First Day of Gilder Lehrman Institute’s: Empire City

I recetly posted that I have been honored this summer with the amazing opportunity to participate in the Gilder Lerhman Institute of American History’sEmpire City: New York from 1877-2001.” Today I arrived in New York City ready to begin my intellectual adventures.

I have been to New York many times, but not in more than a decade. In fact, the last time I was here was the summer of 2001. I have not been back since the tragedy of September 11, 2001 – at first I was unable to face head on the tragedy, but then I simply did not have the opportunity. I was excited to be back in the city although I’ll admit, as a lifelong resident of the West Coast and Southern United states, the lack of urban sprawl makes me a bit… claustrophobic.

Photo by Roger Wollstadt

For the first time I flew into New York’s La Guardia airport (I’ve always flown into Kennedy or Newark), named for former (and deceased) mayor Fiorello La Guardia (a rather vibrant subject of our preparatory research for this seminar). The most striking feature of the decent into the airport was the stunning view of the New York Skyline and the Statue of Liberty. It seemed a fitting introducing to the urban culture I would be studying for the next week.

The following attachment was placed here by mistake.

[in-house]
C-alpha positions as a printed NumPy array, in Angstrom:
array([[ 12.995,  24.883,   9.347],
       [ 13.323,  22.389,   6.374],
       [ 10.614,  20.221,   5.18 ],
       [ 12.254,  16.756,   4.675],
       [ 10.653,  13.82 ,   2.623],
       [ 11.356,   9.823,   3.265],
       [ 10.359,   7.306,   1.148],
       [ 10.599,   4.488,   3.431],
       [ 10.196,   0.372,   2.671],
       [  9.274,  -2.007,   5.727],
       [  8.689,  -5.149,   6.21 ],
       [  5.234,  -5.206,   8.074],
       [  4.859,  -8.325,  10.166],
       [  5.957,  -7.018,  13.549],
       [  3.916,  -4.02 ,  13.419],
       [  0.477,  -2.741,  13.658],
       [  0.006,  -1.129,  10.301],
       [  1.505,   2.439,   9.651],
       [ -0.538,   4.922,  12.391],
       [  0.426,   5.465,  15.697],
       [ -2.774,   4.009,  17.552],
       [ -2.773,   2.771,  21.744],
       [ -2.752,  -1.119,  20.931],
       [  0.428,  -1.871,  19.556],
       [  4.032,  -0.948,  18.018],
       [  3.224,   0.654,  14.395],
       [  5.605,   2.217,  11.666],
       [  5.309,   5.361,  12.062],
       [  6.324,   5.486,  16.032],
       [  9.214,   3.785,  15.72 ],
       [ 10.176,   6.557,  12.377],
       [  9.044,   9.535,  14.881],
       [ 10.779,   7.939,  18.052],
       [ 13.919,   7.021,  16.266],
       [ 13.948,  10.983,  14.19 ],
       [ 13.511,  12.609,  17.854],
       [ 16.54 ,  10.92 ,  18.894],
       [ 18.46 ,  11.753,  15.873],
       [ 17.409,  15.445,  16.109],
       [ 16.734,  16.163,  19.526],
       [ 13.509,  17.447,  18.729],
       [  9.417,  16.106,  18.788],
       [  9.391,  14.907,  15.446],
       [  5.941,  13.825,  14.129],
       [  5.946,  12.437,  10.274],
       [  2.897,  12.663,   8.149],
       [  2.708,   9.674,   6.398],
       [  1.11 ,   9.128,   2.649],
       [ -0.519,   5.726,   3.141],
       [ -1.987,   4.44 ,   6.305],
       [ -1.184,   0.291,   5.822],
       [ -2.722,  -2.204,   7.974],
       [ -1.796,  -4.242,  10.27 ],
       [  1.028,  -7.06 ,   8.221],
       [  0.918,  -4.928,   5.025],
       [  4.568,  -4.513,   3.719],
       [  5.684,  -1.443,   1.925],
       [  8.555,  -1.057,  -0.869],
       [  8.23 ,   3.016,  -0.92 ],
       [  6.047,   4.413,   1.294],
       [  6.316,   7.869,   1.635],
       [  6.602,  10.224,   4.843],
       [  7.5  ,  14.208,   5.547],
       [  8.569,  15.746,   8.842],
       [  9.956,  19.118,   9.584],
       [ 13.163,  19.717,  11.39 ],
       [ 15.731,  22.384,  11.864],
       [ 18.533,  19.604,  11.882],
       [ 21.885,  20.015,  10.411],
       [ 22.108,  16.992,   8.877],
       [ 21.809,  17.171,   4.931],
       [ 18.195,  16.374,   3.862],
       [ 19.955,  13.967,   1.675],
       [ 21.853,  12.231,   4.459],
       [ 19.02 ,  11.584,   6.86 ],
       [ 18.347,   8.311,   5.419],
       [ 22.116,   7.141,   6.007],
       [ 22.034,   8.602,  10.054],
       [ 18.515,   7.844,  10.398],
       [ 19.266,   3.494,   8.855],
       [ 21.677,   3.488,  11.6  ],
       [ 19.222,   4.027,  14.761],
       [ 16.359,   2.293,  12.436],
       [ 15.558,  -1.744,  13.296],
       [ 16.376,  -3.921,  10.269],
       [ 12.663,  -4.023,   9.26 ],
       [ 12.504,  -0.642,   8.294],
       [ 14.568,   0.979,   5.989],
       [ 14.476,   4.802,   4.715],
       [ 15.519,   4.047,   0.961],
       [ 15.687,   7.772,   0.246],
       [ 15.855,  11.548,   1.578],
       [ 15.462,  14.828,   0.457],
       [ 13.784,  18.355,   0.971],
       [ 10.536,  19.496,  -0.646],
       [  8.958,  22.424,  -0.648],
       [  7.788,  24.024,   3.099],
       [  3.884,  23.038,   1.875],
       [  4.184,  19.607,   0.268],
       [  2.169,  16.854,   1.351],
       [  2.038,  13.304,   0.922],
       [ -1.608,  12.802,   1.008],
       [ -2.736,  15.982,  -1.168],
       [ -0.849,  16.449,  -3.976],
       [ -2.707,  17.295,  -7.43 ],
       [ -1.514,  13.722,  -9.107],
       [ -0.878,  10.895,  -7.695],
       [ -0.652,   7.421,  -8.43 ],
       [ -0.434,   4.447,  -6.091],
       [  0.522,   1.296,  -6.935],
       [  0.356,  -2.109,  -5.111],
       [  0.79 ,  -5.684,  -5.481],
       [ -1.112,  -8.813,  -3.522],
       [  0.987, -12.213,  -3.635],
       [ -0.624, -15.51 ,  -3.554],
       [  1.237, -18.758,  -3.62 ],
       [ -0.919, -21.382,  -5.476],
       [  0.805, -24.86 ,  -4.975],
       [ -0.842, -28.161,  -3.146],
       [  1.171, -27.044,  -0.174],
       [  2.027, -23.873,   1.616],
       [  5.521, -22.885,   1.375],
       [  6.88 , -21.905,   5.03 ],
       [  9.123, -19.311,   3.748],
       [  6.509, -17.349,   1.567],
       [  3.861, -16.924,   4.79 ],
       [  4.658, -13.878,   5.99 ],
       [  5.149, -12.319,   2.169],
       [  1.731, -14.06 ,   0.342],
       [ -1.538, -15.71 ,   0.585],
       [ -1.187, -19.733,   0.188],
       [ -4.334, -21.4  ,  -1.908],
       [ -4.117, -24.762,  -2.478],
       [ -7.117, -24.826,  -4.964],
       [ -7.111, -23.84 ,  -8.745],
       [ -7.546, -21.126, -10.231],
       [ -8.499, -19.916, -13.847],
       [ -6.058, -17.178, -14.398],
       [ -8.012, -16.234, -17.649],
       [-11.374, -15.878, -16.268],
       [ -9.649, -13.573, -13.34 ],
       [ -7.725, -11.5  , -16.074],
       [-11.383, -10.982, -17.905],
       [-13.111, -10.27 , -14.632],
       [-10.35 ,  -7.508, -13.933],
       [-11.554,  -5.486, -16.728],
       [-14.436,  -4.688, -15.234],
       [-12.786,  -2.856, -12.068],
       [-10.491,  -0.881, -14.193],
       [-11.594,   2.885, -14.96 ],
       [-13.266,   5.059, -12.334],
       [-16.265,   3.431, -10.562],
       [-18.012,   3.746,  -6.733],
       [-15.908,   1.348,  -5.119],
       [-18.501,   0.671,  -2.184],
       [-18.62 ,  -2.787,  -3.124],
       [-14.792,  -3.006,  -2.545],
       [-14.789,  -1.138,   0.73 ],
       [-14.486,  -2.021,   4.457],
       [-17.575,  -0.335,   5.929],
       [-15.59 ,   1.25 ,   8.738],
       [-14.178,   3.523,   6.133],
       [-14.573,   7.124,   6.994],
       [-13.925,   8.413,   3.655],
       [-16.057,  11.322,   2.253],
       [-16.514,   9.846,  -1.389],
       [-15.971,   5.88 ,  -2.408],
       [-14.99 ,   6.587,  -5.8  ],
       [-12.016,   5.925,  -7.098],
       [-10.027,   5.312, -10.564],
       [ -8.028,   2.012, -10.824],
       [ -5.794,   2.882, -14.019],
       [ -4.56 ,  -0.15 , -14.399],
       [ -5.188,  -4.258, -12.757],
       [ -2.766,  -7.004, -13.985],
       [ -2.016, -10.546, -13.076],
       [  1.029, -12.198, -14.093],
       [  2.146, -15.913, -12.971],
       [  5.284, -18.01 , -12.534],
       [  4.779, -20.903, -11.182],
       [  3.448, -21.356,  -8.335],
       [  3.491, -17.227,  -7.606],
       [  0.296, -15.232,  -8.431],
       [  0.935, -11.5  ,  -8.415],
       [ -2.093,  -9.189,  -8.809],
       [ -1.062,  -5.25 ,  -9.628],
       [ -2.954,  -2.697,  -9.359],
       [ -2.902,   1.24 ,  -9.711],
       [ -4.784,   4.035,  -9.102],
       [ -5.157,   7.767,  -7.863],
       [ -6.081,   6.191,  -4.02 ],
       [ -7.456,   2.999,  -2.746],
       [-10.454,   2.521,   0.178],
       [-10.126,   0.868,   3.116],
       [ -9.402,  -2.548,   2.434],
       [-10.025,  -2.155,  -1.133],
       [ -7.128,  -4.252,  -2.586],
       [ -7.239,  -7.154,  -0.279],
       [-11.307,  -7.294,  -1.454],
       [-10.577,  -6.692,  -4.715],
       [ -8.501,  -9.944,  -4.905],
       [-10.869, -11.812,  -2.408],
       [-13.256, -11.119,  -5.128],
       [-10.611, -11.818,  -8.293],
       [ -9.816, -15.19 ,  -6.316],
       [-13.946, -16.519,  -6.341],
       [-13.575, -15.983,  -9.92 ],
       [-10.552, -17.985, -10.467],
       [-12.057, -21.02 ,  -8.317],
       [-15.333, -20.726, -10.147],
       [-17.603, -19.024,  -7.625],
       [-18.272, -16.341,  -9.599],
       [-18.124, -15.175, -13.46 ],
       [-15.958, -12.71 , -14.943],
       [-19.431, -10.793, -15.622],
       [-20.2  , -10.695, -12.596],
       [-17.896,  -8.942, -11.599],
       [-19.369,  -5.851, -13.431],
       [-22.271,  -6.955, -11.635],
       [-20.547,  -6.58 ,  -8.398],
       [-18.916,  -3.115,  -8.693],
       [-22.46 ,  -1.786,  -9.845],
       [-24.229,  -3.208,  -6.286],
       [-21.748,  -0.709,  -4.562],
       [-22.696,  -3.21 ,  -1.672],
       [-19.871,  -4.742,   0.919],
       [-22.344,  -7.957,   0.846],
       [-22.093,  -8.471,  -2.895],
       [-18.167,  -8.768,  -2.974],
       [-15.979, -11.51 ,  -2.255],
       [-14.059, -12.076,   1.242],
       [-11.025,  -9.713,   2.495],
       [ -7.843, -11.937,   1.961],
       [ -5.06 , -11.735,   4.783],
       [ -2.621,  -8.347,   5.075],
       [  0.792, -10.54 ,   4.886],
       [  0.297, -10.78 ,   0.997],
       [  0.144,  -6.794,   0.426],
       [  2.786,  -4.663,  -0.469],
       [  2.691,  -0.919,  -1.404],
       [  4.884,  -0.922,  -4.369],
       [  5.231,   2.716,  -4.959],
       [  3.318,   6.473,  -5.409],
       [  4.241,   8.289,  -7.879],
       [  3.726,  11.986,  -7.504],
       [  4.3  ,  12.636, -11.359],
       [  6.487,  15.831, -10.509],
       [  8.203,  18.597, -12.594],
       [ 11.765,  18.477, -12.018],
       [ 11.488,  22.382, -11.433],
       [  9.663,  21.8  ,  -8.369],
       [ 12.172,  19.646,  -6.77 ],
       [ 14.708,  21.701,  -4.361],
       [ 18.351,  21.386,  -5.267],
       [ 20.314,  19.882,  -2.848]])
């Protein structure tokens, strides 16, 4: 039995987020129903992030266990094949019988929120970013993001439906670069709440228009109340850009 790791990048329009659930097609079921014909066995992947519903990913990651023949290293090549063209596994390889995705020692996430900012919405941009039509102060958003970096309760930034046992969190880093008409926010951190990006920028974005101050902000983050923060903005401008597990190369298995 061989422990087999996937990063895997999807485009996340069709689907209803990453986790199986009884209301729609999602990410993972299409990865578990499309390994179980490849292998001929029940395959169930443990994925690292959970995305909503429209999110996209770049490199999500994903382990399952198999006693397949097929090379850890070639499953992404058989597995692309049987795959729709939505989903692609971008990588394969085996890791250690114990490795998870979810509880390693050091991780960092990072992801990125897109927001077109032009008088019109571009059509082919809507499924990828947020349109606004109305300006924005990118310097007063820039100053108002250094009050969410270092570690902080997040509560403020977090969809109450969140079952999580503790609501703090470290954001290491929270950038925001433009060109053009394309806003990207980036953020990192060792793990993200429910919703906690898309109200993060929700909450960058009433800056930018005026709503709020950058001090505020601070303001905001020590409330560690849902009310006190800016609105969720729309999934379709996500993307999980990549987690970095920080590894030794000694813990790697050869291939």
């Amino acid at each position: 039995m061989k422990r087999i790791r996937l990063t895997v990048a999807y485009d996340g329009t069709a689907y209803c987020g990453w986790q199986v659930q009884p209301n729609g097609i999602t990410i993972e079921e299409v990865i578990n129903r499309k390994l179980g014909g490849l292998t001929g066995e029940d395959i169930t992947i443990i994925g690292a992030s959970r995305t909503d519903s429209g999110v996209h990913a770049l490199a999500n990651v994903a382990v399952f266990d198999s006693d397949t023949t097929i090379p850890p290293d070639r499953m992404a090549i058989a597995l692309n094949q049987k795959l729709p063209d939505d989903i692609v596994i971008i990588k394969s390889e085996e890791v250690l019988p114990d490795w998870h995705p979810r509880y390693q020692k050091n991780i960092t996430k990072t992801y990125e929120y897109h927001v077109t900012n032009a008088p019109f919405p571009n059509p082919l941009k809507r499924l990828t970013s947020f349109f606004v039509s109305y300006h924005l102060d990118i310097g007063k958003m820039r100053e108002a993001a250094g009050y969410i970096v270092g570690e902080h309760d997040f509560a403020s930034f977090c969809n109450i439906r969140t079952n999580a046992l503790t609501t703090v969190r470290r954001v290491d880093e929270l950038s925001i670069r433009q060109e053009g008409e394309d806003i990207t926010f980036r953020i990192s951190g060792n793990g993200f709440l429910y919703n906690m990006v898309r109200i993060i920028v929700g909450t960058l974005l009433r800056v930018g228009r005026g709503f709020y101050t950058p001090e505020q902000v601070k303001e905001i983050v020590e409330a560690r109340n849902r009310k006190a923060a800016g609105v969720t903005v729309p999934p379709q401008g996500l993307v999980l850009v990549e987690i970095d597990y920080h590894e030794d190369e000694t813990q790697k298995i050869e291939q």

Upon arriving at Columbia University, I met the esteemed Anthony Napoli, the Director of Education at the Gilder Lehrman Institute of American History. He handed me several thick packets, a free flash drive (yay free stuff), and the key to my dorm room – yes, dorm room. For the next week I’ll get to channel my inner 19 year old college student! At dinner, I met my esteemed colleagues from a variety of institutions all over the country. Tomorrow, we begin with “New York City and the Transformation of Post-Civil War America.” We will listen to a series of lectures on the transformation of the Empire City after 1865!

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